I've written a lot of short stories, which I'm thinking of publishing. However, I've been trying to find blogs (e.g. Wordpress, Wattpad, etc.) to get some kind of feedback about my works and to promote them. I've been wondering promoting one's work online would help, whether it may get similar visibility as publishing in an online literary magazine.

What are the possible courses of action? Is it unrealistic to think social media platforms might be as effective as literary publications?

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    Keep in mind that many journals will consider something out on a site (like your blog and maybe like Wattpad) as "previously published" and will not be interested. Scribophile, with a password system, is generally okay. Check the requirements and guidelines for each journal carefully. Jul 13, 2021 at 18:19
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    Also check if there is a local writers' association. You may be able to find a critique group. The quality of feedback from a group like that is likely to be a lot higher than random people on the internet. Jul 13, 2021 at 18:20

1 Answer 1


Publishing and promoting go hand in hand, and when you are ready, a strategy of promoting your work makes sense since it helps to move readers to your books or blogs.

If you believe your work is worth paying for then you can submit it to journals and magazines appropriate for your genre. And, if they feel the same way about your work, then they'll buy 1st year publication rights from you and promote it. You get money and exposure.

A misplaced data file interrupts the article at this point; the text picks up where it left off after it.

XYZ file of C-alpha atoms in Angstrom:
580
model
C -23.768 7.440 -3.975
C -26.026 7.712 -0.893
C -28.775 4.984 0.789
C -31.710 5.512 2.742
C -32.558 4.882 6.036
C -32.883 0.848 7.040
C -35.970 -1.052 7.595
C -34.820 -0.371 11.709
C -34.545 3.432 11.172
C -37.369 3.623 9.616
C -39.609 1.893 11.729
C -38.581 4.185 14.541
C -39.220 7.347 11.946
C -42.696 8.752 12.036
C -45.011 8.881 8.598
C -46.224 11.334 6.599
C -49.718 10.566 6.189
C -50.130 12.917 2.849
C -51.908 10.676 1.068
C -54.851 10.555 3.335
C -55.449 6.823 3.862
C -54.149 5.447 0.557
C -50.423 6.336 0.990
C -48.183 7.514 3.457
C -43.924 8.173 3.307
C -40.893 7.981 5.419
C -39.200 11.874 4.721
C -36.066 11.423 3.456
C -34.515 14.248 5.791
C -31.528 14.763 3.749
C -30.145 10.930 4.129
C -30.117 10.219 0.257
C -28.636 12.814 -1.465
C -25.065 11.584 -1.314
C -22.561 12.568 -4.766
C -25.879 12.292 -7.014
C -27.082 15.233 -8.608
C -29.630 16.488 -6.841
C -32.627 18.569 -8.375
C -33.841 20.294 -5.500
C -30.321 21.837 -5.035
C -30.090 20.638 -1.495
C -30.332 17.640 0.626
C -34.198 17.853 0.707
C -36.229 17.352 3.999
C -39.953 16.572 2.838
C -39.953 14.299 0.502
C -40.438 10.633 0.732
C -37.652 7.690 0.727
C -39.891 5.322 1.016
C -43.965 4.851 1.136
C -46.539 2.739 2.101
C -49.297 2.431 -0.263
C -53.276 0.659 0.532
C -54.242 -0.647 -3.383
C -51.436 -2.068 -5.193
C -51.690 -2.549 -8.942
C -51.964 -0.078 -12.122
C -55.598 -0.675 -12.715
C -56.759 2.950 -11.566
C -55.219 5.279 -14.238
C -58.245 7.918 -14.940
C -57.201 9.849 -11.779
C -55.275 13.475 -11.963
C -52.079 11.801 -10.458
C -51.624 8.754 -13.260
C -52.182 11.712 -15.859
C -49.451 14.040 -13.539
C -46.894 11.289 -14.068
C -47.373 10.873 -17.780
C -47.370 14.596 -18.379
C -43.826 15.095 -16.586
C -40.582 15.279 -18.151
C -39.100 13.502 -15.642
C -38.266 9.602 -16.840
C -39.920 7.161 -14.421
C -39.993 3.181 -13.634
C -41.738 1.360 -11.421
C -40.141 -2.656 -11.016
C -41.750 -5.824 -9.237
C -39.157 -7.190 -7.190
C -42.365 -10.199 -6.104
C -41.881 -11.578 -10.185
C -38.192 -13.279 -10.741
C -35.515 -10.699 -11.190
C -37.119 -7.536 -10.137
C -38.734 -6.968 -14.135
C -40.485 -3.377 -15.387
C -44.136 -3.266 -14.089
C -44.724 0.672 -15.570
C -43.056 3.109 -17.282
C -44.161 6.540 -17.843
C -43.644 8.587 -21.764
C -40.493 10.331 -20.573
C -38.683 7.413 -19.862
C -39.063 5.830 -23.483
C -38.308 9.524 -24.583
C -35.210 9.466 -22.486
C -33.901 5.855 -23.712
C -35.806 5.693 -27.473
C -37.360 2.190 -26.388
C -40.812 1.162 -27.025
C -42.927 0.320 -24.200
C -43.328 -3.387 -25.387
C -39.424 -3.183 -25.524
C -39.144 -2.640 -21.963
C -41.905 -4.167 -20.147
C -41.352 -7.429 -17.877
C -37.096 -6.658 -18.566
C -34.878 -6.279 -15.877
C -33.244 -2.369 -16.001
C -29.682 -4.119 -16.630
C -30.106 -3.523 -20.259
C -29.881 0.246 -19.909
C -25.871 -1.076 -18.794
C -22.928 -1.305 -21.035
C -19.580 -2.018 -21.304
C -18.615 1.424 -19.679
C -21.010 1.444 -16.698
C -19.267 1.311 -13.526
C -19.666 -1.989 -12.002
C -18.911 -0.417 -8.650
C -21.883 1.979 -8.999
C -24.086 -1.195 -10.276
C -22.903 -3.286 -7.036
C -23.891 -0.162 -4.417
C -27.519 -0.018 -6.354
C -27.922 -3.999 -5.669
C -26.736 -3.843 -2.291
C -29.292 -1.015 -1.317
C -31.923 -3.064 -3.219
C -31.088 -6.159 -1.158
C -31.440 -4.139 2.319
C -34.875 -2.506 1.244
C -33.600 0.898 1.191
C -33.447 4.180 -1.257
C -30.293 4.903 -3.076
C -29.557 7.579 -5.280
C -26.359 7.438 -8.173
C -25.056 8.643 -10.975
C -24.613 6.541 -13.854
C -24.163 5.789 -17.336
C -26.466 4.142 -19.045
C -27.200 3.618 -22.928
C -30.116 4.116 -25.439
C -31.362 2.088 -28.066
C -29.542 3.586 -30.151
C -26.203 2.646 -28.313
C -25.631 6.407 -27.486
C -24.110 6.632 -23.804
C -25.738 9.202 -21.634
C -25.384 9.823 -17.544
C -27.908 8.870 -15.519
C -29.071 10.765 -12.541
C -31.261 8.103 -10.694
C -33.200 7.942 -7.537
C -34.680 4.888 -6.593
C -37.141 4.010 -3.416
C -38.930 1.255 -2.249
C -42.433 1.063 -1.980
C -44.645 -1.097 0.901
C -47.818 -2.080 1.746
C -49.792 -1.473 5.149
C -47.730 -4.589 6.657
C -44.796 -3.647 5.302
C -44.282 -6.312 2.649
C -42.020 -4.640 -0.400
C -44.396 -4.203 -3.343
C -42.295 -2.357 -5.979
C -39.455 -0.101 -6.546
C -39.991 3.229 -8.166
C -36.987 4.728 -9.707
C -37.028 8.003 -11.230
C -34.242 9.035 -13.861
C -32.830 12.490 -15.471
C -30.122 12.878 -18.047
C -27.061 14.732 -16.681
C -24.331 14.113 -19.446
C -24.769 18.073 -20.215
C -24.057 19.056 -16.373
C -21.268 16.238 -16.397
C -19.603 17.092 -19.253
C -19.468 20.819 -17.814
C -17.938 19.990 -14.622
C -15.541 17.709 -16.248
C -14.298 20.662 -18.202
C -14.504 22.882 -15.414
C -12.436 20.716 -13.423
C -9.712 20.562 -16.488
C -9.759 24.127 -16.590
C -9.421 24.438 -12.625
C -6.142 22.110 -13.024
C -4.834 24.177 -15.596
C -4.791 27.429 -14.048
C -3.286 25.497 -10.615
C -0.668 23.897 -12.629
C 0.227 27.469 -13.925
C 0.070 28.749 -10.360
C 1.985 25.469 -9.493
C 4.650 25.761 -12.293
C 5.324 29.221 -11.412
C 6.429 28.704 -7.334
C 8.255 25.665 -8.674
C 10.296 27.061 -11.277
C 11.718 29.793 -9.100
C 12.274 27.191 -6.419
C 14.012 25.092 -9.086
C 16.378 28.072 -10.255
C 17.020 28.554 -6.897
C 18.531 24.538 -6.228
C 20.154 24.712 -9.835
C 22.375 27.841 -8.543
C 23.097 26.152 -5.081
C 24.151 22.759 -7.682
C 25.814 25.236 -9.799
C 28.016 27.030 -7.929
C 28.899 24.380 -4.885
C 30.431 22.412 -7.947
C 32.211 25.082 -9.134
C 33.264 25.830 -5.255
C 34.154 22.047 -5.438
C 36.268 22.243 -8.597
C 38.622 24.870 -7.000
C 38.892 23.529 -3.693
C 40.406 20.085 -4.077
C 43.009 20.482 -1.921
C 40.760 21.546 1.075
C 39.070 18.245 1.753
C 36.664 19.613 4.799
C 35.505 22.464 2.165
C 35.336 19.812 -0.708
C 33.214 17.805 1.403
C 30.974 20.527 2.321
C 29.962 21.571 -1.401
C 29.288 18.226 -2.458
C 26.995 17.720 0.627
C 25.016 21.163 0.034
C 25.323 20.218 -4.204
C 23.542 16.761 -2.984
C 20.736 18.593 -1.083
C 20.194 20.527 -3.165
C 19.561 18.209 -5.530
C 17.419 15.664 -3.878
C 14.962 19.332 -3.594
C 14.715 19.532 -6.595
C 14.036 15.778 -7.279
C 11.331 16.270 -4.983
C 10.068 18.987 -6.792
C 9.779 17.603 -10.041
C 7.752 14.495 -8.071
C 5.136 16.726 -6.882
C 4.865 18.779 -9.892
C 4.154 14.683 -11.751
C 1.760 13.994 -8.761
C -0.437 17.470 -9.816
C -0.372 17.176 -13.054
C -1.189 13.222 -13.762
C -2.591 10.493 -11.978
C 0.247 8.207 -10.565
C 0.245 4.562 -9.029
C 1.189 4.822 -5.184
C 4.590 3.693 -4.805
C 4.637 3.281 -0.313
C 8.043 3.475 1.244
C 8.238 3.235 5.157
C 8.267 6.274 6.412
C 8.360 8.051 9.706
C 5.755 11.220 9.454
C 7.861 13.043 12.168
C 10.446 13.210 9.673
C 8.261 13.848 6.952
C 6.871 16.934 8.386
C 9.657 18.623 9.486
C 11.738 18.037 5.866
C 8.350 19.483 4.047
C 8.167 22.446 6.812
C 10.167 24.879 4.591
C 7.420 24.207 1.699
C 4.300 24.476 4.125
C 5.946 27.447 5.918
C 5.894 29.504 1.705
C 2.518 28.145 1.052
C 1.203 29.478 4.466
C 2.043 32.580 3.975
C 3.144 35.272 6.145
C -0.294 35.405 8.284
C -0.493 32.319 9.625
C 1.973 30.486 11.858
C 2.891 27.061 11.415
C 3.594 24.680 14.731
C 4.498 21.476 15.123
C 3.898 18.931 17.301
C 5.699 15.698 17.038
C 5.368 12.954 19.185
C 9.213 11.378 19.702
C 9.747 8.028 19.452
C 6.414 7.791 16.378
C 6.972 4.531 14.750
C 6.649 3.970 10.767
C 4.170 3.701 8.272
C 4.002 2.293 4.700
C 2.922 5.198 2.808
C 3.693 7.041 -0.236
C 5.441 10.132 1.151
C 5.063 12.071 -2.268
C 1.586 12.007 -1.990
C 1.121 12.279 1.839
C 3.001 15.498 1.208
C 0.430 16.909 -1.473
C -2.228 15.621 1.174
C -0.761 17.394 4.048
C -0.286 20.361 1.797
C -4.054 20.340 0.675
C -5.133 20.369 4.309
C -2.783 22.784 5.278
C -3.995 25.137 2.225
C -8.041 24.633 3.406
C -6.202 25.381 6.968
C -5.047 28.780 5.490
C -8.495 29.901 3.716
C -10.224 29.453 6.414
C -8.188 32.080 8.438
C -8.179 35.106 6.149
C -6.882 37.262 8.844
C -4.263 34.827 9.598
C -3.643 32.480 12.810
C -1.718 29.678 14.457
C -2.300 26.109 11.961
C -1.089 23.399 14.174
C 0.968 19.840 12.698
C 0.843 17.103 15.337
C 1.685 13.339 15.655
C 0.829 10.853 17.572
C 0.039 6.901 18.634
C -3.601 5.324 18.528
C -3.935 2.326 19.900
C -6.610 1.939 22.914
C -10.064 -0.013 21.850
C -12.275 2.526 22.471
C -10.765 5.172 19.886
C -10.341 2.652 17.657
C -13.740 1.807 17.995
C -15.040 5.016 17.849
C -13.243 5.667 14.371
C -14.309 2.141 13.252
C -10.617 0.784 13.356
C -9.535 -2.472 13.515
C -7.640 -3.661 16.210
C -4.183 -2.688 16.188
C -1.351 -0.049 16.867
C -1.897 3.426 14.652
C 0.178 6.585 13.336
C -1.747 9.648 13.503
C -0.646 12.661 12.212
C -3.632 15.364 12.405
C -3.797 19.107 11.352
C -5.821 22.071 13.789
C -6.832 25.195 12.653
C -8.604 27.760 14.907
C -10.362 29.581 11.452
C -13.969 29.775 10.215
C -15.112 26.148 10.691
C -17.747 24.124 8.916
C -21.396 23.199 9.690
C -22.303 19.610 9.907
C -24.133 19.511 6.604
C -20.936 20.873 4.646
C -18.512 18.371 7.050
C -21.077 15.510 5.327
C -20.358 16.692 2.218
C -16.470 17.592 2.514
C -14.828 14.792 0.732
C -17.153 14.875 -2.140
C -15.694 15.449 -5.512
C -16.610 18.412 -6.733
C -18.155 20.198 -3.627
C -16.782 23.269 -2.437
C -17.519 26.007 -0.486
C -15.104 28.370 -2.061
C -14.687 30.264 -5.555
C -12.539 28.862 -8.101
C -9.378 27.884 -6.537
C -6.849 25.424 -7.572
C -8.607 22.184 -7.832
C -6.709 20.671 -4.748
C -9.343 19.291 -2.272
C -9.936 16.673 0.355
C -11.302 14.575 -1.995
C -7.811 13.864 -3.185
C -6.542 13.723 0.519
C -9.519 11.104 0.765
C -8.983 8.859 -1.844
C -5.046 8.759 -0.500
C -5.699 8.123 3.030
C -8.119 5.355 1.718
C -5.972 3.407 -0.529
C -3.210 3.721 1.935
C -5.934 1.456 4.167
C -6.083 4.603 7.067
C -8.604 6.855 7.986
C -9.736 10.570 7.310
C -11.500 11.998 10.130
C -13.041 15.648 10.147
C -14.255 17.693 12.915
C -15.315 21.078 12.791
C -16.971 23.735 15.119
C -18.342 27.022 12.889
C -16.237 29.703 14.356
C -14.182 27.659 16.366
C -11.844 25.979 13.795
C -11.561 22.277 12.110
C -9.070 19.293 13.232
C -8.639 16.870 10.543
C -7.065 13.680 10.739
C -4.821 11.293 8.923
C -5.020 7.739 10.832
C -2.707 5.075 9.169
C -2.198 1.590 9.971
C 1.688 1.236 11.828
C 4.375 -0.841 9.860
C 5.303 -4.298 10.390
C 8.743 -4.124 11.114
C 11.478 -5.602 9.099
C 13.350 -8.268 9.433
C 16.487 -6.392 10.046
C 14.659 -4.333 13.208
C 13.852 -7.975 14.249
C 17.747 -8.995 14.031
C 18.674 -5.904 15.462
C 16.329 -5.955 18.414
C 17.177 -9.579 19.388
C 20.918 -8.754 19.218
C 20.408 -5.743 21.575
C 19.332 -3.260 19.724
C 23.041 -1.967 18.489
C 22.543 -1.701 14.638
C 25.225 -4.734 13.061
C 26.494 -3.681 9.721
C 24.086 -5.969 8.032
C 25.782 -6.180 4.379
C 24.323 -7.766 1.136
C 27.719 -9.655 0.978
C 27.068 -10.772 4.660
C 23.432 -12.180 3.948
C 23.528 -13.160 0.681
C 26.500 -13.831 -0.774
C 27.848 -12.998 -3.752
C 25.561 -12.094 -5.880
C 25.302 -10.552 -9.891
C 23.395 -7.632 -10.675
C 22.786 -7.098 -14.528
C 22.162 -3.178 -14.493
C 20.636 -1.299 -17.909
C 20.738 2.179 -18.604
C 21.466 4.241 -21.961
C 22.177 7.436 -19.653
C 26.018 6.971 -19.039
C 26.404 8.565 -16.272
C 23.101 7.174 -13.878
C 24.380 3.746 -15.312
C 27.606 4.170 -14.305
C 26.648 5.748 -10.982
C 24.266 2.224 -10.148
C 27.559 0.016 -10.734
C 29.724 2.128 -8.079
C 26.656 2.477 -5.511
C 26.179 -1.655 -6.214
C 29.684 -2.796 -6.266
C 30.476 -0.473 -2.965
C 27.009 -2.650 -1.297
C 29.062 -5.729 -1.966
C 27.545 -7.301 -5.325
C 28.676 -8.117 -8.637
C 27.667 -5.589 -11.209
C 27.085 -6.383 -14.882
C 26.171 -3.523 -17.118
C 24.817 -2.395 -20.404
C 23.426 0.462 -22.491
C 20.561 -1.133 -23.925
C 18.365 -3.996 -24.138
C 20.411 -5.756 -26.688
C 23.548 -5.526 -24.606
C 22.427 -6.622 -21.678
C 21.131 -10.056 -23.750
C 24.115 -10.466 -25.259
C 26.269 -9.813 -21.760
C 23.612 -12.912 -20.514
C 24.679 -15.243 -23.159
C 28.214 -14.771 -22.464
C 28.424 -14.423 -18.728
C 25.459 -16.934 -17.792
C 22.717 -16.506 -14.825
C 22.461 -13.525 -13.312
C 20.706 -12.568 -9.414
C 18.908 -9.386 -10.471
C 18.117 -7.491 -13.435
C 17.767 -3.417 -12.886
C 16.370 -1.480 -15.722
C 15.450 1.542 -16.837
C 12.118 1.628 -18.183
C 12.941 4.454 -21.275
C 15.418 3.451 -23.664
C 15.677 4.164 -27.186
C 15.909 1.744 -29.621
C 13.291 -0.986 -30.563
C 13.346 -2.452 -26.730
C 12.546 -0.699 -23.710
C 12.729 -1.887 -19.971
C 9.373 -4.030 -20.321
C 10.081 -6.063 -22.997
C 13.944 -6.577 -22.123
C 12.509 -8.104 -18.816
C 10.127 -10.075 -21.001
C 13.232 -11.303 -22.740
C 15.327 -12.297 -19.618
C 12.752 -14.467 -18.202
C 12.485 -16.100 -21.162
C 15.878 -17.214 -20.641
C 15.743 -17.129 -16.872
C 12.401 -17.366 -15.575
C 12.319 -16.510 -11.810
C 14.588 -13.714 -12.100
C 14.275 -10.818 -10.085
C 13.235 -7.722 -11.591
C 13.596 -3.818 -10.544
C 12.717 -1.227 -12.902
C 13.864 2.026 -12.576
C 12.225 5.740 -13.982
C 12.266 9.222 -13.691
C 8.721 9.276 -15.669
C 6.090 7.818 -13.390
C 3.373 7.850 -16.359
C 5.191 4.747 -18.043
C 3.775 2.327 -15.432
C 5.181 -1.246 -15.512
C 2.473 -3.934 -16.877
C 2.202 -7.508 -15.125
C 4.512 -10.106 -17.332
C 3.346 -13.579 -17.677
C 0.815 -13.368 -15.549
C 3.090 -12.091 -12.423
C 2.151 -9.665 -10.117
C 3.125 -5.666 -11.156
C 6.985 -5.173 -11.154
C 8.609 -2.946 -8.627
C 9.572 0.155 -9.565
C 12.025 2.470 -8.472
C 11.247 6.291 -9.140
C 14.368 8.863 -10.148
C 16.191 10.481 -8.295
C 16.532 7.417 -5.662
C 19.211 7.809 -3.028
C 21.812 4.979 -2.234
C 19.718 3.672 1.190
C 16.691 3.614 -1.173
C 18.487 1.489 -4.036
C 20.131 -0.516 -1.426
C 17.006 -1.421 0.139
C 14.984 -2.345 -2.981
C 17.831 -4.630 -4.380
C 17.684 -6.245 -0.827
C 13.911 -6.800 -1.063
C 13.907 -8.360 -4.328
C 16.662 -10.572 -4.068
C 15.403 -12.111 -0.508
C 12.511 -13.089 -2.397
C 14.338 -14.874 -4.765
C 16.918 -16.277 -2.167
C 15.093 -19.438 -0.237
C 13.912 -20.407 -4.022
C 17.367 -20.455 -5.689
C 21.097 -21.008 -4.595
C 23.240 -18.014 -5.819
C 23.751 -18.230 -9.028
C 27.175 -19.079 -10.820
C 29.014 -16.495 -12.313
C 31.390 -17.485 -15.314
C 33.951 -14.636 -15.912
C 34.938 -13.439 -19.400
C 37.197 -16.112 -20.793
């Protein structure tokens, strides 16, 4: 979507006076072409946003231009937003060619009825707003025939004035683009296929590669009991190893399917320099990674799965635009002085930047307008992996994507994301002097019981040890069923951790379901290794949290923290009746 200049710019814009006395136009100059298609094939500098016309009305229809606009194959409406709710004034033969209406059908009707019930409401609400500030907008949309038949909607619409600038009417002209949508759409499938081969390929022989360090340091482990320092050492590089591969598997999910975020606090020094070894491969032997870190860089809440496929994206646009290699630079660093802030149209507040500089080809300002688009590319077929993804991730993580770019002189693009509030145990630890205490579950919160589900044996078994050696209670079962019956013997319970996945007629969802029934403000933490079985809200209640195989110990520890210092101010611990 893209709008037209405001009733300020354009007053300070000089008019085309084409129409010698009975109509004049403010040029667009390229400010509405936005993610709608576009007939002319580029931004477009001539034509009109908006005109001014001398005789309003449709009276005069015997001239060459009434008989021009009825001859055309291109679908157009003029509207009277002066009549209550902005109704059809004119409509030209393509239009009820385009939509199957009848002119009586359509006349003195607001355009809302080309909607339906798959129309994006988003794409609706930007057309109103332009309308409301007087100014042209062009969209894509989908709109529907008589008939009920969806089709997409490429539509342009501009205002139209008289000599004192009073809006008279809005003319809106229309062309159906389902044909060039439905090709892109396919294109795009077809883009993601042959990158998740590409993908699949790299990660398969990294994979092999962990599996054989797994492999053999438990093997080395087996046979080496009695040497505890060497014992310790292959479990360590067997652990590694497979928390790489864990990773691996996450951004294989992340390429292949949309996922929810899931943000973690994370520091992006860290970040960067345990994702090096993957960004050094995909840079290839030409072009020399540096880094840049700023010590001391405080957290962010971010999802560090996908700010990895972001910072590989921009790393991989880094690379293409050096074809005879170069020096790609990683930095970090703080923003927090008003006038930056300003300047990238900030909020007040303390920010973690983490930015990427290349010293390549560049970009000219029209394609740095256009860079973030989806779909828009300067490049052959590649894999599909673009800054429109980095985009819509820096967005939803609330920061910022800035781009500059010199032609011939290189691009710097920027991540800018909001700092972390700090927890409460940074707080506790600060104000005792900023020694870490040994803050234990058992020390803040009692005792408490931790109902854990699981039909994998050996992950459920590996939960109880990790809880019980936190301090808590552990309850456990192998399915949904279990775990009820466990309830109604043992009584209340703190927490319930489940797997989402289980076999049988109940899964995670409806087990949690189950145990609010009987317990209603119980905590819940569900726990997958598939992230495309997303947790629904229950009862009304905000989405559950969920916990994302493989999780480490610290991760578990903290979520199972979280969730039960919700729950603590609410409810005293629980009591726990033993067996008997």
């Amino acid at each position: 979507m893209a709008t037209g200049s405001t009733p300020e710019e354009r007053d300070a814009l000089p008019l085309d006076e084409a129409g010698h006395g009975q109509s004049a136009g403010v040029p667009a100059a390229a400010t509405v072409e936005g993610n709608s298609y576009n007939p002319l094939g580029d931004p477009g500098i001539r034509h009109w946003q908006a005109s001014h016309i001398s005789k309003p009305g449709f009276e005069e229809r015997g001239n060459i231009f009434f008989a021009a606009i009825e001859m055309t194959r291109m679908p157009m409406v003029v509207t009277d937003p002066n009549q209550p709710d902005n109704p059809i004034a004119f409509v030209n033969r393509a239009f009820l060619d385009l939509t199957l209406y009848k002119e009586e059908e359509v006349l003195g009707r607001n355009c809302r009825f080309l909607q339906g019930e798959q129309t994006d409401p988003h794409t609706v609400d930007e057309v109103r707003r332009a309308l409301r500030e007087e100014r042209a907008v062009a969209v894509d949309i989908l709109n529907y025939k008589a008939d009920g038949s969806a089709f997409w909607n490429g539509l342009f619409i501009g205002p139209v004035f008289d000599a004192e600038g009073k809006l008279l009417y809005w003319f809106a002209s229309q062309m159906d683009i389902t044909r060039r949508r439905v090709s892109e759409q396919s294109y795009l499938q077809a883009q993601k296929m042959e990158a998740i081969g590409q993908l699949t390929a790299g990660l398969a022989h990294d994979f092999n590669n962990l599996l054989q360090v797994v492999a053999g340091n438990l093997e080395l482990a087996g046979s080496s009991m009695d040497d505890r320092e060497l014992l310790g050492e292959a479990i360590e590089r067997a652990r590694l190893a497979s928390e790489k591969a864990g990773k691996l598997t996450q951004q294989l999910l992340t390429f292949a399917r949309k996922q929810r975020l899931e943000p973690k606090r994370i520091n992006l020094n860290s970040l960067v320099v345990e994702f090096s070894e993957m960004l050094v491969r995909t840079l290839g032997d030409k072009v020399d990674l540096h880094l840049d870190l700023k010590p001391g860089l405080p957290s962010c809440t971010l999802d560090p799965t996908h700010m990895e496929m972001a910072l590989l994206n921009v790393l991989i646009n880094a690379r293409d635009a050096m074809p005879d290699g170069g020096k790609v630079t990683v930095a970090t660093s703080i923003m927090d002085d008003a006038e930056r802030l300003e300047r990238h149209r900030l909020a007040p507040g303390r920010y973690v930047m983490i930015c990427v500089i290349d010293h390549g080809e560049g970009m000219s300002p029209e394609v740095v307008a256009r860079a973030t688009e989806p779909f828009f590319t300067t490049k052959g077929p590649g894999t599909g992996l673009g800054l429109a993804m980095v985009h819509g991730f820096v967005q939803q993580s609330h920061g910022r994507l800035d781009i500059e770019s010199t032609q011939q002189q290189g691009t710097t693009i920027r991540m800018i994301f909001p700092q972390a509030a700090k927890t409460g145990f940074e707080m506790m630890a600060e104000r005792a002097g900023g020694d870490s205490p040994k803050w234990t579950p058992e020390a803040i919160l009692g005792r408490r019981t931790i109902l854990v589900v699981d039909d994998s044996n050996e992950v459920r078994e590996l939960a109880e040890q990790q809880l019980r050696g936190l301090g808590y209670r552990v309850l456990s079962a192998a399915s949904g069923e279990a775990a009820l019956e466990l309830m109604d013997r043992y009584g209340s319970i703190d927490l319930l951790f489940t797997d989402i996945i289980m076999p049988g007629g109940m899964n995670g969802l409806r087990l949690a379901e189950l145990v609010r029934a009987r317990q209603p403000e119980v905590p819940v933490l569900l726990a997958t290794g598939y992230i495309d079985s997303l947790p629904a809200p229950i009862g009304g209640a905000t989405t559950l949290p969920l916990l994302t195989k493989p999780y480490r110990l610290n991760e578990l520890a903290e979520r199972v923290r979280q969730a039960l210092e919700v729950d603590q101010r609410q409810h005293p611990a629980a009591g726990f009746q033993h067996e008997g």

They usually don't provide feedback, though. Just a form rejection note. I've collected 40 something so far.

So if you want readers to provide you meaningful feedback on your pieces, then sites like [Reddit Writing] 1 and [Scribophile] 2 might be more appropriate. There are lots and lots of sites, many genre specific, that you can share your work with other writers. The expectation is that you will return the favor by critiquing other works on those sites as a way of paying it forward.

It is very important to remember that the quality of the critique is usually proportional to how much you pay. Most sites on the intergalactic interweb are free -- other than the effort to critique other's work. The quality of the feedback, since it is often by people still learning to be writers, varies tremendously. You can expect anything from a no effort 'I liked it' to mocking savagery because your authorial voice dared tread on one of that author's personal bugbears.

If you want valuable feedback, then one place is from the great number of online creative writing programs offered by universities and published authors. These are always for pay, but the quality of feedback on your writing is almost always top drawer.

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